There are few universal truths in this world, but one thing you can count on, along with the sun rising and setting each day, is the almighty challenge of getting your kids to eat their greens. And we get it: Until we grow up and recognize the nutritional value of vegetables, they can be a hard sell. But we've got some good news for you, folks: One of the best ways of encouraging vegetable intake in children is by getting them into the garden. A study published in the International Journal of Behavioral Nutrition and Physical Activity followed several thousand school-age children over a year, and found that when a school-based gardening program was followed, combined with nutrition and cooking education, they ate more vegetables overall. This could then lead to better habits throughout the rest of their lives.

It's important to remember the importance of getting your kids to eat vegetables extends far beyond you just being able to say they're getting their five-a-day. Vegetables safeguard your children's health, supplying them with crucial anti-oxidants, fiber, and vitamins, and reducing the risk of chronic conditions (per the Raising Children Network).

Regular gardening will make your hands stronger

Gardening can be eminently relaxing and peaceful, but don't underestimate the amount of hard work you put into a gardening session. And all of this physical labor can benefit one part of your body in particular: Your hands. This is especially true among older adults, as researchers from Kansas State University observed in a study published in HortScience. "One of the things we found is that older adults who are gardeners have better hand strength and pinch force, which is a big concern as you age," states professor of horticulture at Kansas State and study author Candice Shoemaker via Science Daily.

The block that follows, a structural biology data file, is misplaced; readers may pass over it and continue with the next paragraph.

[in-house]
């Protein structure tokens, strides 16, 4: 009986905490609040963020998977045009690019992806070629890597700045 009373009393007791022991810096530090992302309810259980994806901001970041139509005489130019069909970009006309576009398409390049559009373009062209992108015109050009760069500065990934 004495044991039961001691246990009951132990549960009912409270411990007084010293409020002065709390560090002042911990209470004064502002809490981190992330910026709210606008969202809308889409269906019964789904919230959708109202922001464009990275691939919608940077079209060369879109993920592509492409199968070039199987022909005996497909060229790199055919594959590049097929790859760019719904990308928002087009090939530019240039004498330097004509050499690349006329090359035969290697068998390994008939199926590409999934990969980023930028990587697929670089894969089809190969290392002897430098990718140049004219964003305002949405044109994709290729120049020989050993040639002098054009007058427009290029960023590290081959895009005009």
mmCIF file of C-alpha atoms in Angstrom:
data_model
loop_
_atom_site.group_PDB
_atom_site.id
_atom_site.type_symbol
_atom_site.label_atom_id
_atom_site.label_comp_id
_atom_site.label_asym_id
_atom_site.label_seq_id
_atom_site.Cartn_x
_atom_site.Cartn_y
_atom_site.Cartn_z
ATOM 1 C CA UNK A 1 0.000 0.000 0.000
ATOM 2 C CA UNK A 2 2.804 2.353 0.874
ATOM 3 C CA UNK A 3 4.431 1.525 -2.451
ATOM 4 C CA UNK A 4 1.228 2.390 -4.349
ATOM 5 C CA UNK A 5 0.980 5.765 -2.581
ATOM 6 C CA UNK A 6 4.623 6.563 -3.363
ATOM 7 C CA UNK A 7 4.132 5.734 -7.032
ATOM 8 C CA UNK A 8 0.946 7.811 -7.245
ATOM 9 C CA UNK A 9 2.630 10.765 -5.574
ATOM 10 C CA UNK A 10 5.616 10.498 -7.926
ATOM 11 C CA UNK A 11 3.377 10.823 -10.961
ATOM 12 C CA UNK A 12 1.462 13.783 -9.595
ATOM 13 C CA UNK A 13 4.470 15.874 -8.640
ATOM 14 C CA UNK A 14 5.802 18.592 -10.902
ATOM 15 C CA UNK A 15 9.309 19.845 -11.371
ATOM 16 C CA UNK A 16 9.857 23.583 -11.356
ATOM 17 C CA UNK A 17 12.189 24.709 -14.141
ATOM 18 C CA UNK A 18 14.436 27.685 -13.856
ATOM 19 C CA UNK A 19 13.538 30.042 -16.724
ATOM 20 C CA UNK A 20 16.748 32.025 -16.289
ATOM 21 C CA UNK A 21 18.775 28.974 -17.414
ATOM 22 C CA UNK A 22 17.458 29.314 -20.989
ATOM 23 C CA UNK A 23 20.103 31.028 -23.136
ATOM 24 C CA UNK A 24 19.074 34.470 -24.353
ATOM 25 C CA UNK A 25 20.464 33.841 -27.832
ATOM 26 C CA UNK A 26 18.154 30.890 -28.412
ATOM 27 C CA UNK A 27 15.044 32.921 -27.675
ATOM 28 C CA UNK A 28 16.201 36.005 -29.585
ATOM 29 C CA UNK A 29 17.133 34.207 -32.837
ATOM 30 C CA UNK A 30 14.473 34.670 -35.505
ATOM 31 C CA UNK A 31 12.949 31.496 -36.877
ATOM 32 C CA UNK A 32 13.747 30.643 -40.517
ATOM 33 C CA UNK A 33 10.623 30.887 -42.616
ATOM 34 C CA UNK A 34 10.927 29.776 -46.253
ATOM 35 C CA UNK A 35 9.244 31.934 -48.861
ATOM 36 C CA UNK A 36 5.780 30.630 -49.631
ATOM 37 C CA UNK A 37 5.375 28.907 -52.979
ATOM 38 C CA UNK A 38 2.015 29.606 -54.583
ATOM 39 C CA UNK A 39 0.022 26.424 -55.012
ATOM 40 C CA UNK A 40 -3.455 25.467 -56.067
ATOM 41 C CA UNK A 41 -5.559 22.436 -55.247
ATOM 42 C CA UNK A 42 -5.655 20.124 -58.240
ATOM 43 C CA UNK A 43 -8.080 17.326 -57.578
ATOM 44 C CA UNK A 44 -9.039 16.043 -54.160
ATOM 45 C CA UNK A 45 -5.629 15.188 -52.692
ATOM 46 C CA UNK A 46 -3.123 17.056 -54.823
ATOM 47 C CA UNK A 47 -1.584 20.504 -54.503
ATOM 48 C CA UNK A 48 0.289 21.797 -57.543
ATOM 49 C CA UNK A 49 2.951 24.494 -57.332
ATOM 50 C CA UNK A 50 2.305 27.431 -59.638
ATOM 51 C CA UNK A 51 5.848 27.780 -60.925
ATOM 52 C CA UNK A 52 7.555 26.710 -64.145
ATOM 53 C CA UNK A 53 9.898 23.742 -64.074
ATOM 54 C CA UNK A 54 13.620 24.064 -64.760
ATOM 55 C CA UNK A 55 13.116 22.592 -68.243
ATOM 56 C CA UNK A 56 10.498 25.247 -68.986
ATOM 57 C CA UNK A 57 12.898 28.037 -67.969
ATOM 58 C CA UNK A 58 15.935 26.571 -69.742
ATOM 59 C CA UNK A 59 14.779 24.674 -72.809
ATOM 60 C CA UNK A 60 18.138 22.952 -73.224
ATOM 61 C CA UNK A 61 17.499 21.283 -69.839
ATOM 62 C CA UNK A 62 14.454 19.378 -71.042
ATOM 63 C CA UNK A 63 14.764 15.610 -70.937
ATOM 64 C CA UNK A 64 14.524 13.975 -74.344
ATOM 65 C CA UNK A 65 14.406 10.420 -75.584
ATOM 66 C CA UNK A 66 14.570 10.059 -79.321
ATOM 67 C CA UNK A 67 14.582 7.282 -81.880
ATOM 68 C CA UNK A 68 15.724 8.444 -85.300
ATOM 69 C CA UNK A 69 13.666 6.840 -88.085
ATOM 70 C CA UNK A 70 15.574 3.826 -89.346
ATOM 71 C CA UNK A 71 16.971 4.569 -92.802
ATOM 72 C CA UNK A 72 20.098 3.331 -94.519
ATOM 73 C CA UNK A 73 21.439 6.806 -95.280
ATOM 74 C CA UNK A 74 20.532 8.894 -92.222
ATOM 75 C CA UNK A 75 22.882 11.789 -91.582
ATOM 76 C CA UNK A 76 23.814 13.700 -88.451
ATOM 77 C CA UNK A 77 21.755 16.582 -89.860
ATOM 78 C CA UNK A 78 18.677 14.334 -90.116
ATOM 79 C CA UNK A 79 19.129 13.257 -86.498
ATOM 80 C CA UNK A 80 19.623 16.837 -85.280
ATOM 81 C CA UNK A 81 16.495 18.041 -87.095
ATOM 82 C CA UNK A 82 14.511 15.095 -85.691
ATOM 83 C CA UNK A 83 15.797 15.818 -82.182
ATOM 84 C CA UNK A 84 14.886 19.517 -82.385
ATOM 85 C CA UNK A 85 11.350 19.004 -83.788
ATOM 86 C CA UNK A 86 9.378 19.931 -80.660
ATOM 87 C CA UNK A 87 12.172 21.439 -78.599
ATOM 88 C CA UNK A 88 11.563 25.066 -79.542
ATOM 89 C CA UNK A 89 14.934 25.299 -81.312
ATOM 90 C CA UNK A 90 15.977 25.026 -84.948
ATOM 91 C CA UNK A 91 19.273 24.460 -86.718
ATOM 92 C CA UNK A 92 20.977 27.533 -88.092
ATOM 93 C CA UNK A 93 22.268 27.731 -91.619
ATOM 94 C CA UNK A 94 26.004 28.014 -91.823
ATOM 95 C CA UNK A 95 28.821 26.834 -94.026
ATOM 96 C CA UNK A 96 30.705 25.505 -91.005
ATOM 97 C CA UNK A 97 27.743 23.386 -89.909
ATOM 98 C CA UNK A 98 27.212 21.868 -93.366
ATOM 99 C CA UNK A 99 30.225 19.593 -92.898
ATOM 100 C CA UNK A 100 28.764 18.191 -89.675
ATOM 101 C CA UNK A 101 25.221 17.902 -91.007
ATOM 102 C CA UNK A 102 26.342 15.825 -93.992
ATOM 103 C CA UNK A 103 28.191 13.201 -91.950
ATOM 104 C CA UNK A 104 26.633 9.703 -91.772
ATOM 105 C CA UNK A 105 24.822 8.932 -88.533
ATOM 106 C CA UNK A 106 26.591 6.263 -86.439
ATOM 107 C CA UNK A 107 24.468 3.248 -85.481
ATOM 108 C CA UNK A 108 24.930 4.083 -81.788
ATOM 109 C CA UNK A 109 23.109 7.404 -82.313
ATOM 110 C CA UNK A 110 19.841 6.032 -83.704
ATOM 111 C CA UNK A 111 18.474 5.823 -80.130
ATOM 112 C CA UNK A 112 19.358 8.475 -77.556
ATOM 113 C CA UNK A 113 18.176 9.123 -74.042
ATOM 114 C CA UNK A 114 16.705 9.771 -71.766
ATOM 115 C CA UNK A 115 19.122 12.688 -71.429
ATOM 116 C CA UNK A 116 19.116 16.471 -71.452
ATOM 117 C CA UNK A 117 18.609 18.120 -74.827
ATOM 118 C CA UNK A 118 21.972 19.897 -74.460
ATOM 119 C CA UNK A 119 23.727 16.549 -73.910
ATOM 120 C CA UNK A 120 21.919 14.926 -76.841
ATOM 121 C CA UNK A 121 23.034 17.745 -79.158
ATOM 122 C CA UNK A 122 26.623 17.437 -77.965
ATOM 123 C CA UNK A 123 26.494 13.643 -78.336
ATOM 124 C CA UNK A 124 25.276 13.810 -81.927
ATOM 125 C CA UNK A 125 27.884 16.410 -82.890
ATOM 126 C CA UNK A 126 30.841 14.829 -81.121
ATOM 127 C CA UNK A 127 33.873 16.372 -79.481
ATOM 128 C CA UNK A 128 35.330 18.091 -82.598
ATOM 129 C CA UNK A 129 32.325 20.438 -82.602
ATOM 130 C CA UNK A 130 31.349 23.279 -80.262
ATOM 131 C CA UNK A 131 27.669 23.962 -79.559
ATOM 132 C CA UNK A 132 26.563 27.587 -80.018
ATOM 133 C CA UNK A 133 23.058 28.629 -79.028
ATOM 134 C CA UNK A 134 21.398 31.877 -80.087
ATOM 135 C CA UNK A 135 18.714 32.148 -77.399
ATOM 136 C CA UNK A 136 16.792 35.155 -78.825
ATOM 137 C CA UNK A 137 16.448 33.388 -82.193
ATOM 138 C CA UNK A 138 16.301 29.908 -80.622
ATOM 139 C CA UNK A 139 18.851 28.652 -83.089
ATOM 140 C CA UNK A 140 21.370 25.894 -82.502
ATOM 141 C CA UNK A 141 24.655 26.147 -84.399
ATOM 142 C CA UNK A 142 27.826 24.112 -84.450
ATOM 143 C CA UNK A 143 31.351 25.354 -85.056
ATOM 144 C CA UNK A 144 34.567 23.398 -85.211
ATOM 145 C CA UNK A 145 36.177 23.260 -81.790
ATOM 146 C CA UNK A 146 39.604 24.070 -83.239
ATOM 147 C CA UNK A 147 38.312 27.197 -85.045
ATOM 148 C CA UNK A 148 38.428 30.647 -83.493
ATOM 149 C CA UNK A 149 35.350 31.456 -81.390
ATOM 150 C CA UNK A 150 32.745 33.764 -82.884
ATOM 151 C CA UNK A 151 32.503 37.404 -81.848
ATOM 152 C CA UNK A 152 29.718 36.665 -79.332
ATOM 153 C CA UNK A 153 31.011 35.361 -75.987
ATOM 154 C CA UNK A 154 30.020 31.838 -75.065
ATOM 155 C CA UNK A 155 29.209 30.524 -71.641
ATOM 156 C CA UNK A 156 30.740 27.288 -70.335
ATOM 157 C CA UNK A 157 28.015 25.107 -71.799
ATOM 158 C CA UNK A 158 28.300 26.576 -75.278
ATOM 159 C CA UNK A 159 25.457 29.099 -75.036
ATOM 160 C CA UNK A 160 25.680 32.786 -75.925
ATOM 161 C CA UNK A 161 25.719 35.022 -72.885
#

It's important to note, too, that the tasks involved in the study weren't particularly strenuous or difficult, but commonplace gardening activities like filling up pots and mixing soil. The researchers also found that after the study, the people who took part reported better feelings of self-esteem. Although the study group was small, Shoemaker asserted that with a larger pool of people, they could expect to see more benefits, "including in areas like sleep quality and life satisfaction."

Gardening will increase your vitamin D levels

Vitamin D, also known as the sunshine vitamin, can be in frighteningly low quantity for a lot of Americans, with well over 40% of U.S. citizens deficient in it, according to research published in Nutrition Research. But one of the best ways you can top up on your vitamin D levels is by getting out in nature, and into your garden. According to a study published in PLoS One, gardening regularly served to reduce vitamin D deficiencies in older adults, regardless of what time of year it was. Other activities like cycling were also seen to boost vitamin D levels.

This makes a lot of sense, given that when you're out in the garden, you're getting way more exposure to natural light. And it's important to remember, too, the enormous effect that vitamin D has on your health. Getting sufficient vitamin D is hugely important for maintaining bone health and reducing the risk of fractures, a big consideration for older people (per the Harvard T. H. Chan School of Public Health). Having adequate vitamin D levels is also important to keep your immune system functioning correctly, and could even lower the risk of overall mortality.